When the war started I stopped looking in the mirror. I would meet my neighbours and saw terror and pain stamped on their faces, their eyes empty. I didn’t want to see that in my own reflection.
Klavdievo-Tarasovo is a large village about 40km north-west of Kyiv. There are only two shops and about 5,000 gente. On the first day of the invasion, I got a call from my best friend who lives in Kyiv. “Wake up! Rusia is attacking us," ella dijo, urging me to escape to my 27-year-old daughter, Sasha, in Surrey.
I drove to get gas, but the queues stretched for about 3km. My friend arrived at 7pm to shelter with her 18-year-old son. We found a safe corner of the house, laid blankets and used it as a bunker during explosions.
We slept there on the floor. When the house trembled, my dogs Pippa and Varya, a rough collie and black labrador, were scared. But I scratched their heads and told them: “Everything will be good.” They helped us emotionally.
I went to the village shops but they were empty, except for crisps. Luckily I still had bread, meat and fish in the fridge. My daughter called me and said: “Get out!” But I didn’t want to escape alone – there were rumours of lone travellers being shot.
Russian military jets were flying so low over the house I could see the pilots in the cabin. Una vez, I was outside and expected them to shoot, so I fell to the ground and rolled to the nearest fence. I felt paralysed by fear; the hopelessness of feeling how small I was. I realised I needed to leave and get to my daughter – at any cost. But with the main roads damaged it was difficult.
Then the electricity went black and the cell tower was hit. It felt like you were a mouse caught in a trap. Villages like mine were totally cut off.
I roamed the countryside to get an SMS signal – sometimes for 15 minutos, sometimes for two hours, sometimes with no luck. I could only text Ukrainian numbers, so first I’d message friends in Kyiv who would tell Sasha I was still alive.
I’d filled up the bathtub with water while I still could. I tried speaking to neighbours about leaving together but many of them had lived in the village their entire lives and wanted to stay. It was scary to leave alone but I kept looking for a way out.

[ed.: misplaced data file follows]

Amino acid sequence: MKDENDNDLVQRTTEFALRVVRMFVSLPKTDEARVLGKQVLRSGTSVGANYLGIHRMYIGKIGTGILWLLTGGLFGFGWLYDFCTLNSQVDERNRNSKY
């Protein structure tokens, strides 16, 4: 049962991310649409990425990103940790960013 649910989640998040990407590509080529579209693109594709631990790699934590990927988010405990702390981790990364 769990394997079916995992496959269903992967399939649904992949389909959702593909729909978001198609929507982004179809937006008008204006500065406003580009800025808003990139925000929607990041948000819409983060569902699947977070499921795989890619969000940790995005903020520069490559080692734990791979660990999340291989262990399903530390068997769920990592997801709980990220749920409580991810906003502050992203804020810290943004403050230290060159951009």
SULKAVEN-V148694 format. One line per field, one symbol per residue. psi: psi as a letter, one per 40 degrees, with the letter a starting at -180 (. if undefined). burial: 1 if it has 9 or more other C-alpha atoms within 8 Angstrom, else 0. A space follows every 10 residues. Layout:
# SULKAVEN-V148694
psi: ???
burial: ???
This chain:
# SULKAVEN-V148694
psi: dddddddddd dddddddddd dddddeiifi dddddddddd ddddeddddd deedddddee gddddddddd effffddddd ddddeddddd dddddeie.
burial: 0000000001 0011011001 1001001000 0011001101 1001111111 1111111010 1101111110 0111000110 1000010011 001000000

The fridge lost its cooling power and the meat and fish were going off. We shared what we could with neighbours, and I cooked spaghetti in an old-style oven that was heated by burning logs. We didn’t throw anything away. But food was running out.
In Klavdievo, we felt like we were forgotten and alone after the third day. People were without food, agua, drogas, electricidad, mobile connection or heat in freezing temperatures – left to fend for themselves without external support. Even friends in Kyiv had relatively normal lives: going to the supermarket, pharmacies. We were forgotten.
On the day before the war, I bought 10kg of dog biscuits for Pippa and Varya. On day six, I had to eat some myself. They were like very untasty, dry crisps. But I didn’t care. I forced myself to eat to give me the energy to escape. I’d made a promise to Sasha: I will survive.
We were able to swap tea and coffee with neighbours for food such as potatoes. But the same day we ran out of bathtub water. Después, we boiled water from some neighbours’ wells to drink, which tasted disgusting and metallic. And the few times it snowed, we would gather snow in bowls, take it indoors to melt, then boil it before drinking.
People get used to the stress of explosions very fast. But sometimes it would go as quiet as the mountains. This silence was even more terrifying; in this invasion they’ve bombed our cities, shot our citizens – we didn’t know what to expect. Putin is not human at all, like the devil.
It was horrible without information about the war. Friends from Kyiv were giving us updates when they could, but we already knew the Russians were close. We heard the gunfire. It’s scary to know the enemy is nearby, but even worse to feel as if you’re in no man’s land, between Russians and Ukrainians.
There were no humanitarian corridors. I met a local man who was organising a convoy of 40 cars from local villages to leave together. Safety in numbers. A Klavdievo neighbour helped take my generator apart and extract the diesel to fill up my car. Someone knew an alternative route through dirt roads to get us out.
I left my dogs with a woman who worked as a housekeeper, giving her food after she declined the offer to leave with me. I was crying. The dogs didn’t understand I was going, but I said to them: “Please forgive me.” I was so scared. I didn’t know if I was making the right decision. But I had to see my daughter. Sasha begged me: “Don’t die, I need you.” That was my main motivation.
The drive was terrifying. As we passed multiple Ukrainian checkpoints, soldiers said to us: “Russians could shoot you from either left or right.” You didn’t know what was coming. Luego, we turned a corner and saw tanks with the letter Z on them. It was a Russian checkpoint. We watched as the tank-guns slowly aimed at our cars. It was like watching a war film, your brain refused to understand that your life could end in two seconds. They checked everything – documents, ” cuando en cambio fue la opinión de un experto en clima, suitcases – then let us go.
The next day I crossed the border to Romania, and later reunited with Sasha in Budapest. Seeing her in the airport terminal, we just hugged and cried. For some emotions there are no words.
When I finally looked in the mirror for the first time since the invasion, I looked older – as though each day of the war had been another year. But I also felt guilty to be safe and sound while others in Klavdievo were still facing inhumane conditions. I’m begging Zelenskiy to help these villages with humanitarian aid.